Degassing is a process that may be required to reduce the amount of hydrogen present in a batch of molten metal. Gases can form in metal castings in one of two ways:

  1. by physical entrapment during the casting process or
  2. by chemical reaction in the cast material.

Hydrogen is a common contaminant for most cast metals. It forms as a result of material reactions or from water vapor or machine lubricants. If the hydrogen concentration in the melt is too high, the resulting casting will be porous; the hydrogen will exit the molten solution, leaving minuscule air pockets, as the metal cools and solidifies. Porosity often seriously deteriorates the mechanical properties of the metal.

An efficient way of removing hydrogen from the melt is to bubble a dry, insoluble gas through the melt by purging or agitation. When the bubbles go up in the melt, they catch the dissolved hydrogen and bring it to the surface. Chlorine, nitrogen, helium and argon are often used to degas non-ferrous metals. Carbon monoxide is typically used for iron and steel.

There are various types of equipment that can measure the presence of hydrogen. Alternatively, the presence of hydrogen can be measured by determining the density of a metal sample.

In cases where porosity still remains present after the degassing process, porosity sealing can be accomplished through a process called metal impregnating.

Mold making

Draft
A diagram of draft on a pattern

In the casting process, a pattern is made in the shape of the desired part. Simple designs can be made in a single piece or solid pattern. More complex designs are made in two parts, called split patterns. A split pattern has a top or upper section, called a cope, and a bottom or lower section called a drag. Both solid and split patterns can have cores inserted to complete the final part shape. Cores are used to create hollow areas in the mold that would otherwise be impossible to achieve. Where the cope and drag separates is called the parting line.

When making a pattern it is best to taper the edges so that the pattern can be removed without breaking the mold. This is called draft. The opposite of draft is an undercut where there is part of the pattern under the mold material, making it impossible to remove the pattern without damaging the mold.

The pattern is made out of wax, wood, plastic, or metal. The molds are constructed by several different processes dependent upon the type of foundry, metal to be poured, quantity of parts to be produced, size of the casting, and complexity of the casting. These mold processes include:

Pouring

Born bronze - Bronze casts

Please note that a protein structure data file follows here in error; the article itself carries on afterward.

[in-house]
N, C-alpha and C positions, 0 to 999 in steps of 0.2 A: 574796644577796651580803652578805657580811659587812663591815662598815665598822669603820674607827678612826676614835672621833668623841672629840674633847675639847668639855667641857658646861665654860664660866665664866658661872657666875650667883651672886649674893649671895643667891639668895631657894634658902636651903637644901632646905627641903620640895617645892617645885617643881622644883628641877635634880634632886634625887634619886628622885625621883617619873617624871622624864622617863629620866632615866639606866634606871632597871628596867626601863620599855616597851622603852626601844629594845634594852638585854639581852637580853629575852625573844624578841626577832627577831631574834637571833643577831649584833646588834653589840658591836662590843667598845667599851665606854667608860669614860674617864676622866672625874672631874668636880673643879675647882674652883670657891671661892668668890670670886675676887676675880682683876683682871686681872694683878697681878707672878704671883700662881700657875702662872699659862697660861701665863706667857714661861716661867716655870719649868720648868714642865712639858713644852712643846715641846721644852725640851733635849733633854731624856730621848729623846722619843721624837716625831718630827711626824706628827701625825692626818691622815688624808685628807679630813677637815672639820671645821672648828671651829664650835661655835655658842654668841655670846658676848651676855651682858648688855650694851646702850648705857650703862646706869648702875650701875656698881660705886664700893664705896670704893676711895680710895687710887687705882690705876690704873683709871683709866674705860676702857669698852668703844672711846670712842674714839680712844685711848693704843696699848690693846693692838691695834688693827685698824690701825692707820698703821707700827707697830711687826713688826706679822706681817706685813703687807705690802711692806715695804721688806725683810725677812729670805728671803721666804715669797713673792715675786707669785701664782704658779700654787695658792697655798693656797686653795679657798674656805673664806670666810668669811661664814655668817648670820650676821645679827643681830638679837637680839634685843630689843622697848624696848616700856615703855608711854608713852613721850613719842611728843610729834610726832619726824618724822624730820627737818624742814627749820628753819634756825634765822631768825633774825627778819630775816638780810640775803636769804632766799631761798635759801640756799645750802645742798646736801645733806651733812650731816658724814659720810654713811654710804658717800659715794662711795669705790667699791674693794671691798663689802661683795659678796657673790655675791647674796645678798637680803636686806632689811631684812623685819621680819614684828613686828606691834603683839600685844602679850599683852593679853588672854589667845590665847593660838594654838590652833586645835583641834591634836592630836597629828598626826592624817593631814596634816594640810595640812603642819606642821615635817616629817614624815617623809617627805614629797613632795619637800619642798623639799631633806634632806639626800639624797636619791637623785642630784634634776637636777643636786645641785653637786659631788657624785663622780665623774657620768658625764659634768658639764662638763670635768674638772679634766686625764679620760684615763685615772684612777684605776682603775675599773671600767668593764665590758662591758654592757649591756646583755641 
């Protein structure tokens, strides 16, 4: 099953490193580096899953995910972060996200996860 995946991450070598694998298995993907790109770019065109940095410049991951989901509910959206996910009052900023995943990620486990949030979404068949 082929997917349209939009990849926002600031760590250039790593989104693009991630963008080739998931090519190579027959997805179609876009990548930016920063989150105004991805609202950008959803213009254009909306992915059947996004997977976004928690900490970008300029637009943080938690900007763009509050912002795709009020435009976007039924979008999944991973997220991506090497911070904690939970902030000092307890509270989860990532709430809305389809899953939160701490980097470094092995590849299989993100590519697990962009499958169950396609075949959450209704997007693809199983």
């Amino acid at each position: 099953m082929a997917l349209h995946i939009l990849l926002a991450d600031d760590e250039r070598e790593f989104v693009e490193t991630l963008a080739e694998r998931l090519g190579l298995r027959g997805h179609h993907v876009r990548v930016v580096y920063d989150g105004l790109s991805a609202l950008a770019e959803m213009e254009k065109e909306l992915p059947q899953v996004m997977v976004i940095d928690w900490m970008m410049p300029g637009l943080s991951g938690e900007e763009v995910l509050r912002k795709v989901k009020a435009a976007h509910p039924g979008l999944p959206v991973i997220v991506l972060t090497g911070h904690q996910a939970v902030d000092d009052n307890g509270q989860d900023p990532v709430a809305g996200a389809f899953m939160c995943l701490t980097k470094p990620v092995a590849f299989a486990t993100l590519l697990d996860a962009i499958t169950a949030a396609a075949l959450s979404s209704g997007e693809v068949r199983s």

Bronze poured from a crucible into a mold, using the lost-wax casting process

In a foundry, molten metal is poured into molds. Pouring can be accomplished with gravity, or it may be assisted with a vacuum or pressurized gas. Many modern foundries use robots or automatic pouring machines to pour molten metal. Traditionally, molds were poured by hand using ladles.

Shakeout

The solidified metal component is then removed from its mold. Where the mold is sand based, this can be done by shaking or tumbling. This frees the casting from the sand, which is still attached to the metal runners and gates — which are the channels through which the molten metal traveled to reach the component itself.

Degating

Degating is the removal of the heads, runners, gates, and risers from the casting. Runners, gates, and risers may be removed using cutting torches, bandsaws, or ceramic cutoff blades. For some metal types, and with some gating system designs, the sprue, runners, and gates can be removed by breaking them away from the casting with a sledge hammer or specially designed knockout machinery. Risers must usually be removed using a cutting method (see above) but some newer methods of riser removal use knockoff machinery with special designs incorporated into the riser neck geometry that allow the riser to break off at the right place.

The gating system required to produce castings in a mold yields leftover metal — including heads, risers, and sprue (sometimes collectively called sprue) — that can exceed 50% of the metal required to pour a full mold. Since this metal must be remelted as salvage, the yield of a particular gating configuration becomes an important economic consideration when designing various gating schemes, to minimize the cost of excess sprue, and thus overall melting costs.

Heat treating